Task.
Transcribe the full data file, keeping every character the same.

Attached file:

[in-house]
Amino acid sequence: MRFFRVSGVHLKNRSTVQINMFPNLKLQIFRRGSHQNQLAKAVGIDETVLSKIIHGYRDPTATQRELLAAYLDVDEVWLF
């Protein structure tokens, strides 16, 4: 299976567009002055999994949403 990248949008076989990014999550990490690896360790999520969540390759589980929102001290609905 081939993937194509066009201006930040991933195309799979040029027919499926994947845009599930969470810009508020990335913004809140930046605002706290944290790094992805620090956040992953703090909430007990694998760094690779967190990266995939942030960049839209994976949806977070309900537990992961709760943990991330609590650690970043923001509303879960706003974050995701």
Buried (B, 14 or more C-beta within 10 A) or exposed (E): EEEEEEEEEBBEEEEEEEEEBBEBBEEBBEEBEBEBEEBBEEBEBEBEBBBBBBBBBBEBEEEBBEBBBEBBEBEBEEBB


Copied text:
[in-house]
Amino acid sequence: MRFFRVSGVHLKNRSTVQINMFPNLKLQIFRRGSHQNQLAKAVGIDETVLSKIIHGYRDPTATQRELLAAYLDVDEVWLF
């Protein structure tokens, strides 16, 4: 299976567009002055999994949403 990248949008076989990014999550990490690896360790999520969540390759589980929102001290609905 081939993937194509066009201006930040991933195309799979040029027919499926994947845009599930969470810009508020990335913004809140930046605002706290944290790094992805620090956040992953703090909430007990694998760094690779967190990266995939942030960049839209994976949806977070309900537990992961709760943990991330609590650690970043923001509303879960706003974050995701």
Buried (B, 14 or more C-beta within 10 A) or exposed (E): EEEEEEEEEBBEEEEEEEEEBBEBBEEBBEEBEBEBEEBBEEBEBEBEBBBBBBBBBBEBEEEBBEBBBEBBEBEBEEBB